C. Satisfactory (70-79)

Performance and attendance of the student has been adequate, satisfactorily meeting the course requirements. Work is average and competent, showing a basic understanding of the web design and development process.

D. Poor; Below Average (60-69)

Performance and attendance of the student has been less than adequate. Work is lacking in many or most areas that show any understanding of visual foundation. Problems may include lack of interest, procrastination, poor planning and poor craft.

F. Unacceptable (59 & Below)

Performance and attendance of the student has been such that course requirements have not been met. Work shows no overall understanding of the course material on many levels or either a severe lack of interest.

TECHNOLOGY USE IN THE CLASSROOM

This class is about web design and development principles and technology. Through lectures & demos, we will cover many important technical issues, but—as in the professional world—the burden of technology will always lie squarely on the designer’s/developer's shoulders. Community tech sharing is highly advised as well. I have listed several helpful resources to help you in getting up to speed with technology within the syllabus and on github.

Laptop computers and other mobile devices are invaluable tools for artists, designers, and students when used responsibly. However, this technology can also be incredibly distracting, especially in the classroom. When in class, you may use your laptops and other devices for any activities pertaining to the course: taking notes, researching material relevant to our readings and discussions, doing Web Studio homework, making class presentations, etc. However, the following uses are unacceptable: checking email, instant messaging, texting, using social networking sites such as facebook, myspace, etc. Also, during class screenings, your laptops should not be used.

ACADEMIC HONESTY

All work for this class must be your own and specific to this semester. Any work recycled from other classes or from another, non-original source will be rejected with serious implications for the student. Plagiarism, knowingly representing the words or ideas of another as one’s own work in any academic exercise, is absolutely unacceptable. Any student who commits plagiarism must re-do the assignment for a grade no higher than a D. In fact, a D is the highest possible course grade for any student who commits plagiarism. Please use the MLA style for citing and documenting source material.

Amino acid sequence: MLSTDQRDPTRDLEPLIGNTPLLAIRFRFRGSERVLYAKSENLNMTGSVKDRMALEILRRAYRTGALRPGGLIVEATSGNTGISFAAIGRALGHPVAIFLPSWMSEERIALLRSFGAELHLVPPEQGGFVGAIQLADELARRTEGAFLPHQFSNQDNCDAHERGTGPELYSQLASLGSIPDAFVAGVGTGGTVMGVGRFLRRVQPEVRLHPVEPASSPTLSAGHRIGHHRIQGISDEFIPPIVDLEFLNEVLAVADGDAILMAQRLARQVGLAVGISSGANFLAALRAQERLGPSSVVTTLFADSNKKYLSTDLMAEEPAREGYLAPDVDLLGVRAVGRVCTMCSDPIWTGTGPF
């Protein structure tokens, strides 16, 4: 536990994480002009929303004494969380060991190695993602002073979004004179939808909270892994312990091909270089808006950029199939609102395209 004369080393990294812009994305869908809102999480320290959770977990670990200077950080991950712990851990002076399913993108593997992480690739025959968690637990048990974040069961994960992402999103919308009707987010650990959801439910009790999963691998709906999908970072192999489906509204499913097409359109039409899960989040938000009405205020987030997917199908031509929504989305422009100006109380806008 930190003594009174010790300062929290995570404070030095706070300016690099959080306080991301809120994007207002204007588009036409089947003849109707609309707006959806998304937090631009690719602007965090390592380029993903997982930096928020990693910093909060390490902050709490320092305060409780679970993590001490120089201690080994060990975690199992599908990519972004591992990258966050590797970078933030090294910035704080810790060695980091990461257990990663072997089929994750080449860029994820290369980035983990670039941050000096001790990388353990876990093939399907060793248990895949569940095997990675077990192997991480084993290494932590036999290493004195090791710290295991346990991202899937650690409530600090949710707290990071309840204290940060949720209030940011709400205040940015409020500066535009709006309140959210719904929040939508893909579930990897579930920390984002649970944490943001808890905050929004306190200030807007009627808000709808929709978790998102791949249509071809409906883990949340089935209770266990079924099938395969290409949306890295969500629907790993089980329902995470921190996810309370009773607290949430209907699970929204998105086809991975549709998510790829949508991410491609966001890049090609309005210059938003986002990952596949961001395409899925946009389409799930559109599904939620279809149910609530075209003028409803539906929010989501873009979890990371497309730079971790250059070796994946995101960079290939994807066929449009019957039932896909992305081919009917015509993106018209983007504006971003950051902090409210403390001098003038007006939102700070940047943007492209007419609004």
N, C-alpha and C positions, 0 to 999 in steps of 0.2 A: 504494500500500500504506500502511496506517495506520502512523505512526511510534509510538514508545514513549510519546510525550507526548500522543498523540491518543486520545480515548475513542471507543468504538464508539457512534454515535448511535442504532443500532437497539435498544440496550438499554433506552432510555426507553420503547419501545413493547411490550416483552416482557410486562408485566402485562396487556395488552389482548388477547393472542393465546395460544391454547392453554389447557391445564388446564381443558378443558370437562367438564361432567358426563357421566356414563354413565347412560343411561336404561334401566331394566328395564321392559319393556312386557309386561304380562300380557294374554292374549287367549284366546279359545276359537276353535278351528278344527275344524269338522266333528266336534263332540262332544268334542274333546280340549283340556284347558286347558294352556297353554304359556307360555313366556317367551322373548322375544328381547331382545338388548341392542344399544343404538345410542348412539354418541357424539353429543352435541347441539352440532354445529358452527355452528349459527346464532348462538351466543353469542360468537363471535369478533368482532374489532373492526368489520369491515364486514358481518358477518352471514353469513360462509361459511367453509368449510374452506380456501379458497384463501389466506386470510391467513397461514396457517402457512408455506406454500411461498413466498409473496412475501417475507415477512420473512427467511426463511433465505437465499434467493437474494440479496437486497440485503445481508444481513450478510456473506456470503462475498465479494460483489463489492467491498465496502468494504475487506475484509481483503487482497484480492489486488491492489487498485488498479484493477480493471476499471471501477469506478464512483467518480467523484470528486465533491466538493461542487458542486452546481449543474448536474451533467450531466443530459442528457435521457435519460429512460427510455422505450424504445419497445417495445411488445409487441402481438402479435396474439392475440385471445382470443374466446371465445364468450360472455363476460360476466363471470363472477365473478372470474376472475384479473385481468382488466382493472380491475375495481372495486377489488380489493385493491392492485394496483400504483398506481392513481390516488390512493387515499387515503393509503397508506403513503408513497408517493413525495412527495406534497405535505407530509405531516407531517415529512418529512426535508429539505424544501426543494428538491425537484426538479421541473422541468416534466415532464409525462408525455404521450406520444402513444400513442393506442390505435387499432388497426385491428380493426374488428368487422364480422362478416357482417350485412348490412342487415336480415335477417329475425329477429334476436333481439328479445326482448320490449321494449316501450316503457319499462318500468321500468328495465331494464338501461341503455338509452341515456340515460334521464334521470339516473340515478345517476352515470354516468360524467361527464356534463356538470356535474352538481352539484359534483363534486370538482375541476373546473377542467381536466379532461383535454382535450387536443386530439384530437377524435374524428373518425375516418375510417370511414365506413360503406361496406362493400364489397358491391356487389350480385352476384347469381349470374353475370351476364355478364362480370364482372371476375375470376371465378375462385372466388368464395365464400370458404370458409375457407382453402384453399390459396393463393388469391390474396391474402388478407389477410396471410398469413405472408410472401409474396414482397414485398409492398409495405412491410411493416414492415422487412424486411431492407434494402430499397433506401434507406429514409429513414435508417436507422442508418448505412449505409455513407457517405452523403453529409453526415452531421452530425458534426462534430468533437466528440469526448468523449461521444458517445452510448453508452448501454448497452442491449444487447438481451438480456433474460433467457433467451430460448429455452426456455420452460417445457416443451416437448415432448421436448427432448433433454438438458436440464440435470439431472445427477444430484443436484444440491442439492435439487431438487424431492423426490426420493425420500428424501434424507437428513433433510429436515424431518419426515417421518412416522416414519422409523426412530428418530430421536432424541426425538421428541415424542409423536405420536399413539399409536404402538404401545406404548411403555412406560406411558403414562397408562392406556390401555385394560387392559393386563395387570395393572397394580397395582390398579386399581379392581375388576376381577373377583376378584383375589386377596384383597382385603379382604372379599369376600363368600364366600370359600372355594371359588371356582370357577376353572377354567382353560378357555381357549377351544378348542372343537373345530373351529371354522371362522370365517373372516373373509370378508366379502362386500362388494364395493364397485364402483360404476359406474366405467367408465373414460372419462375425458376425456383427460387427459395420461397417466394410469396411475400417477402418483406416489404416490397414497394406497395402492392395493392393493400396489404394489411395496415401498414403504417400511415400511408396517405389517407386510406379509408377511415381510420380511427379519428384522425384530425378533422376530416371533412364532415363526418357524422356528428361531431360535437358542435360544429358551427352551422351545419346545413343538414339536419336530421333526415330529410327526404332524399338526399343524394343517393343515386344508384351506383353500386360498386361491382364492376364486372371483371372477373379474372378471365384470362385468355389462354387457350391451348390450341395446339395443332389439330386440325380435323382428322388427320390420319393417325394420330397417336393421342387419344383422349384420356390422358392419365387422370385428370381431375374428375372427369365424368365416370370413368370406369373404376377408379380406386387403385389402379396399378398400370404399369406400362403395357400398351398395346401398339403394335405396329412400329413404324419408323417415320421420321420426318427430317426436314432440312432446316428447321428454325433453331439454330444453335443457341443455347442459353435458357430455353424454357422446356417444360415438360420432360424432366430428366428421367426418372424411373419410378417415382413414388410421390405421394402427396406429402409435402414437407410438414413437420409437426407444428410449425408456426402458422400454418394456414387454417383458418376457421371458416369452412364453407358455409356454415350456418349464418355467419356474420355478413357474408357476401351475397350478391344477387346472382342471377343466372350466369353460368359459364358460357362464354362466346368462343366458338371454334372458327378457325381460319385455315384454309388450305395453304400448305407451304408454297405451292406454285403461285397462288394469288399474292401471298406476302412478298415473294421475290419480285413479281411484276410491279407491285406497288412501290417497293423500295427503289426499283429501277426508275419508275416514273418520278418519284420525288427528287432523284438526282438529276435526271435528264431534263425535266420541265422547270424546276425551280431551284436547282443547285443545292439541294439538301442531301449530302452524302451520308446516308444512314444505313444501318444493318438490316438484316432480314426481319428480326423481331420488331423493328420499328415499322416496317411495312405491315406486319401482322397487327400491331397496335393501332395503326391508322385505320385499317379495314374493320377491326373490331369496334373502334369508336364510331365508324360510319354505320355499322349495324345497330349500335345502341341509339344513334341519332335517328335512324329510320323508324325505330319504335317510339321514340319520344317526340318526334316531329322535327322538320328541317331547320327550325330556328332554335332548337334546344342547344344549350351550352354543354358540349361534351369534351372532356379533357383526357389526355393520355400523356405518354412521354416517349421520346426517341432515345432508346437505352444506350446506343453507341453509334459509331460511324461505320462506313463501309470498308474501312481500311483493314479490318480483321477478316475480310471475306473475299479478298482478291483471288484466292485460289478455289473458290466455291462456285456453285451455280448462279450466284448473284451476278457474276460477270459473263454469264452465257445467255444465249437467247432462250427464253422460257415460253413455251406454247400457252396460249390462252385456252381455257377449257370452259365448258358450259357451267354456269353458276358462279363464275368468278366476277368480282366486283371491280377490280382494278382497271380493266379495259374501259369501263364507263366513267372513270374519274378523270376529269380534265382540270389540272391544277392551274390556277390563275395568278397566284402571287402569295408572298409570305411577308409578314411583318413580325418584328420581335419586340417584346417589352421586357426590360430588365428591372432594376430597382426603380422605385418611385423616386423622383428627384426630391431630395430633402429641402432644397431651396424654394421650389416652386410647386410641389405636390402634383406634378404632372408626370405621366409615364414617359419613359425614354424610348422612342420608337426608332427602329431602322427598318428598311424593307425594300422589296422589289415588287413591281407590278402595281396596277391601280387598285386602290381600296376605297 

ACADEMIC ACCOMMODATIONS

If you are student with a disability who is requesting accommodations, please contact New York University’s Moses Center for Students with Disabilities at 212-998-4980 or mosescsd@nyu.edu. You must be registered with CSD to receive accommodations. Information about the Moses Center can be found at www.nyu.edu/csd. The Moses Center is located at 726 Broadway on the 2nd floor.

ADDITIONAL INFO REGARDING PRINTING

Students, in addition to their regular NYU allotment, also have available to them $5 in printing credits for use at the Dibner Library. Credits are issued by the MAGNET Managers in Rm 809 and must be signed for before the credits can be used. Once signed for, students will be issued a username and password which can be used at any of the printer stations at Dibner Library. Print jobs can be sent to the printer from any computer station at the Librarysee the Library staff for further assistance.

SOFTWARE REQUIREMENTS

COURSE WEEKS

  • Week 1
    • Introduction to the Course
  • Week 2
    • HTML + CSS Basics
  • Week 3
    • Github + Command Line Demo
    • CSS Basics Continued
  • Week 4
    • Intro to the DOM
    • Javascript Basics
  • Week 5
    • Javascript Basics Continued
  • Week 6
    • UX Basics
    • Wireframing
    • User Stories
  • Week 7
    • Visual Design Basics
  • Week 8
    • Responsive Design + Development
    • Media Queries
  • Week 9
    • Twitter Bootstrap
    • SASS
    • Grunt / Gulp
  • Week 10
    • Advanced Javascript
  • Week 11
    • jQuery
  • Week 12
    • HTML5 + CSS3
  • Week 13
    • Object Oriented Programming with Javascript
    • Handlebars HTML Templates
    • Jekyll Site Generator
  • Week 14
    • Intro to Javascript Patterns + Require.js
    • Intro to React.js
  • Week 15
    • Final Project: Critiques
  • Final Project
    • Final Project due with all end of course documentation!

REQUIRED AND RECOMMENDED RESOURCES

See Appendix

PROJECTS

See Appendix

PROJECT PLAN

See Appendix

TIPS FOR PROGRESS

See Appendix

SCHEDULE OVERVIEW GRID

See Appendix